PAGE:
General Anaesthetic Modulation of Memory-Related Gene Expression Using an In vitro Brain Slice Model
Stayte, L. T. O. (2016). General Anaesthetic Modulation of Memory-Related Gene Expression Using an In vitro Brain Slice Model (Thesis, Master of Science (Research) (MSc(Research))). University of Waikato, Hamilton, New Zealand. Retrieved from http://hdl.handle.net/10289/11487
Permanent Research Commons link: https://hdl.handle.net/10289/11487
General anaesthetics cause widespread neurochemical and physiological changes in the brain. However, the precise mechanism of amnesic action is largely unknown. Gene expression changes in the hippocampus have been a focal point for investigation in this area, while effects on the cerebral cortex have been largely underreported even though the cerebral cortex has been shown to play a large role in memory consolidation and storage. Amnesia is likely due to the change in expression of memory-related genes within the neocortex or hippocampus of the mammalian brain. The first aim of this research was to investigate the in vitro cortical gene expression pattern of two memory-related genes; activity-regulated cytoskeleton-associated protein (Arc) and brain-derived neurotrophic factor (Bdnf), after a t=4 hour exposure to propofol- or sevoflurane- induced anaesthesia using an adult mouse brain slice model and real-time quantitative PCR. Five animals were used for each anaesthetic and a t=0 hour control, t=4 hour control and t=4 hour treated 400 μm slice were taken from each animal. Seizure-like activity was recorded from the brain slices to ensure viability of the tissue before carrying out the anaesthetic exposure. RNA was extracted, DNAse-treated, and then converted to cDNA. Quantitative PCR was then carried out to analyse Bdnf and Arc expression differences between the t=4 hour control and t=4 hour treated samples using Gapdh, β2m, Actb and HRPT1 as reference genes. The second research aim was to determine the Bdnf protein expression level and localisation after a t=4 hour exposure to propofol using western blot and immunohistochemistry methodologies. Our research demonstrated that Arc was significantly down-regulated after exposure to sevoflurane for t=4 hours (p<0.05). Arc was also shown to be up-regulated after a t=4 hour exposure to propofol while Bdnf showed a downregulation to sevoflurane but an upregulation to propofol, however this data was not statistically significant. Western blot data showed that the rabbit polyclonal Bdnf antibody was binding to an off-target epitope at 55 kDa with mouse brain, heart, lung, liver, spleen and kidney whole tissue lysate. A newly sourced commercial Bdnf antibody was validated and western blot data showed recognition of the Bdnf epitope at the correct predicted size of 28 kDa in the mouse brain, heart and kidney. Immunohistochemistry of frozen mouse brain sections failed to produce a positive signal for two different Bdnf antibodies due to encountering technical issues. Hematoxylin and Eosin staining showed the tissue was still intact after the sectioning procedure. These issues could be resolved in the future by improving the tissue fixation length and optimising the antigen retrieval step. Eleven recommendations have been made to provide further insight into the gene expression levels of memory-related genes in the mouse brain. This includes varying the induction and maintenance of the two anaesthetic drugs, role of epigenetic modification, evaluating the mental state of the mice (depression), investigating Bdnf knockout, differential expression between areas of the brain and brain electrical activity. In addition, the gene expression pattern after a period of anaesthetic exposure should also be analysed. This may help elucidate the causes of postoperative cognitive dysfunction. Whole transcriptome analysis using RNA-Seq could be used to determine the expression levels of other known memory-related genes after anaesthetic exposure.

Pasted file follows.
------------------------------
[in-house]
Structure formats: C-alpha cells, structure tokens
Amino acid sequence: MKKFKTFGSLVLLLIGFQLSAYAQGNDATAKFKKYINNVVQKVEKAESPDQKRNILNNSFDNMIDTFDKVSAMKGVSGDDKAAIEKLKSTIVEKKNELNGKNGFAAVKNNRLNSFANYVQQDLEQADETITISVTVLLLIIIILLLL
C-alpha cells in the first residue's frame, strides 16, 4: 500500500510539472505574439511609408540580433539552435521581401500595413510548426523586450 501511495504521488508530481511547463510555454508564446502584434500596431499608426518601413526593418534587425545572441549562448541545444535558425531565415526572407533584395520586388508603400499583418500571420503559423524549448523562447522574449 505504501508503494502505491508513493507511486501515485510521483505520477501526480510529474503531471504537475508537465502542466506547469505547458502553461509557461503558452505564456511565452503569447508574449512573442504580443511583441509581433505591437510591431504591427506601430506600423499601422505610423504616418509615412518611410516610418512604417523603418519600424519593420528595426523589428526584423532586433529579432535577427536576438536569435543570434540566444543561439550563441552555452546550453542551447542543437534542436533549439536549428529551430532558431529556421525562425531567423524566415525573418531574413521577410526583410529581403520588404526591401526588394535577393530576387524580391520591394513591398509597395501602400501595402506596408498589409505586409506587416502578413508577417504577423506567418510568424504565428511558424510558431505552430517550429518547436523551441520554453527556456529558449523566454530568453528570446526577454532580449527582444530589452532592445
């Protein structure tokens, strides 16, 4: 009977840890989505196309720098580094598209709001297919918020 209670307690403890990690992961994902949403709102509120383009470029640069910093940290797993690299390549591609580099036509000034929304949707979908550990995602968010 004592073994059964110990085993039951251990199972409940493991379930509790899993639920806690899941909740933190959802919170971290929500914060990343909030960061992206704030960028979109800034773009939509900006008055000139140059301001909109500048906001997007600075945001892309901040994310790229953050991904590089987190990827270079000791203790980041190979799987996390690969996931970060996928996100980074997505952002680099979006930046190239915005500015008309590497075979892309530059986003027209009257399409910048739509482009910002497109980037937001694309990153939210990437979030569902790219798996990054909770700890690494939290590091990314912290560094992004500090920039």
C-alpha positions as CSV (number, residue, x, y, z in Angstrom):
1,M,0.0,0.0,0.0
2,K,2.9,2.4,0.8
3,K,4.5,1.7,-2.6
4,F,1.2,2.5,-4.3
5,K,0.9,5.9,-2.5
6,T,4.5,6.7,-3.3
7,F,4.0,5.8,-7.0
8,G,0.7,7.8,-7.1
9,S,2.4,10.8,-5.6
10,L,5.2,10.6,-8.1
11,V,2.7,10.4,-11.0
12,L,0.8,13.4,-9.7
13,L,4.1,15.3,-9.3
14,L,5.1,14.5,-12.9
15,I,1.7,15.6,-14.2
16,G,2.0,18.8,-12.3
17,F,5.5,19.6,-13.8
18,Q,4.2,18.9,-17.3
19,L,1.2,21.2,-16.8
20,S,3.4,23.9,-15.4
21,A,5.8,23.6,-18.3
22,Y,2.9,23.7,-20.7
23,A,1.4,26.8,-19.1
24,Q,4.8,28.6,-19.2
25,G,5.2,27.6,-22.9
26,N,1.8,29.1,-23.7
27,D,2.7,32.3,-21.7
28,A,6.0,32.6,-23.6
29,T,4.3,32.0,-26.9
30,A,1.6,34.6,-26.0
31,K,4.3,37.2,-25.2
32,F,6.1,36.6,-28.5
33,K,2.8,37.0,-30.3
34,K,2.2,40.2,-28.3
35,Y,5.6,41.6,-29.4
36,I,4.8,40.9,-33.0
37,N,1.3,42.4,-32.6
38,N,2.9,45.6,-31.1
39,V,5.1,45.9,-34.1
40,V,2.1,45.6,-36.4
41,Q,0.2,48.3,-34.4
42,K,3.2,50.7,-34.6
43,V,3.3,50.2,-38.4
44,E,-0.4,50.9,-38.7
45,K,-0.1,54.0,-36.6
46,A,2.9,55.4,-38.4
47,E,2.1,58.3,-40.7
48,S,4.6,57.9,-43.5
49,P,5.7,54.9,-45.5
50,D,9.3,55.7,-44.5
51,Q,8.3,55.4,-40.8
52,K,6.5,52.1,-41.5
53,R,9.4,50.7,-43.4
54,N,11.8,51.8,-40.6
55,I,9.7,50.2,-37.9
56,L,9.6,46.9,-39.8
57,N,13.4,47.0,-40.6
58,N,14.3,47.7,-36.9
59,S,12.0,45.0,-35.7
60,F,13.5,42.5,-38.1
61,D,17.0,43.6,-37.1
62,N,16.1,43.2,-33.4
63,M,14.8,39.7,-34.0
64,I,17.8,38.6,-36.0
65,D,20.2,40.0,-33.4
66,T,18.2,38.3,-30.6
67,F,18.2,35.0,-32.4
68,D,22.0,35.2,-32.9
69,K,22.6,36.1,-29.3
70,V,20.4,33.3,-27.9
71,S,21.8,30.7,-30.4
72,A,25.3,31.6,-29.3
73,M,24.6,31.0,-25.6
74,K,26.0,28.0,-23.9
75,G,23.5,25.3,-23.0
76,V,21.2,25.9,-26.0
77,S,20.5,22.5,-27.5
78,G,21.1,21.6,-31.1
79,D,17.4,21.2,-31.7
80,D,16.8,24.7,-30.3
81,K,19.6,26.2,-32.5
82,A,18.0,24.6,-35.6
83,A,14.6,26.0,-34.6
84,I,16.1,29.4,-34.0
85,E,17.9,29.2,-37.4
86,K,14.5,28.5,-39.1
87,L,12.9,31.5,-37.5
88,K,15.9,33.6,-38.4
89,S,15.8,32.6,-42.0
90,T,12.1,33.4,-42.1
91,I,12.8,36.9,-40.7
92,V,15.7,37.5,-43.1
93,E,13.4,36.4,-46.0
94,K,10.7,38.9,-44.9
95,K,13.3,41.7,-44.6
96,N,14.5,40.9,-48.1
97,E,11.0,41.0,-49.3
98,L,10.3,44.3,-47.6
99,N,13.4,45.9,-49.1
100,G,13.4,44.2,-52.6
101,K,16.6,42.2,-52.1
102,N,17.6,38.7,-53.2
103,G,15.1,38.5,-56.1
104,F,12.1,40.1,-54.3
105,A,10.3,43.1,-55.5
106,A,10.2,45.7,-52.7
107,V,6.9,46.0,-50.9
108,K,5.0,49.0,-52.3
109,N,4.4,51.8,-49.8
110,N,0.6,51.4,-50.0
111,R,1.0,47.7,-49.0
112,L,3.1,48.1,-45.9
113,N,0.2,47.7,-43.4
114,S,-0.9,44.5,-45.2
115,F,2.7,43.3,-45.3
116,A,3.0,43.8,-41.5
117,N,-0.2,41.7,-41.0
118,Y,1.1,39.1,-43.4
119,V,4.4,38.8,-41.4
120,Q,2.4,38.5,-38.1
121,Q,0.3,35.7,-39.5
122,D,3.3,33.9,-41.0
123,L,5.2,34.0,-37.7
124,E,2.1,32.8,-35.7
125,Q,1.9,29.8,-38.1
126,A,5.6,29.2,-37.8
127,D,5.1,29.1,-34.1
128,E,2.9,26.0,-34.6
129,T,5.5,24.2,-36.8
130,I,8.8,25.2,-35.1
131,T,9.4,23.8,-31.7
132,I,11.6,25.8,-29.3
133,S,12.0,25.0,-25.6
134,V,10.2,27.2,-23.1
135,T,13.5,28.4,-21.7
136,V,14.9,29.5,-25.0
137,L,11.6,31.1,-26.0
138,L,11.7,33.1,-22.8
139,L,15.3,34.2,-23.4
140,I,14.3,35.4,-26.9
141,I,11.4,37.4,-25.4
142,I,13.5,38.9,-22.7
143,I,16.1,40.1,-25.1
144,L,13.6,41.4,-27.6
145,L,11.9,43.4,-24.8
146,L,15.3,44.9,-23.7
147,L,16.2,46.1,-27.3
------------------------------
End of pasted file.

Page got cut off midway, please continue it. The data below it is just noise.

University of Waikato
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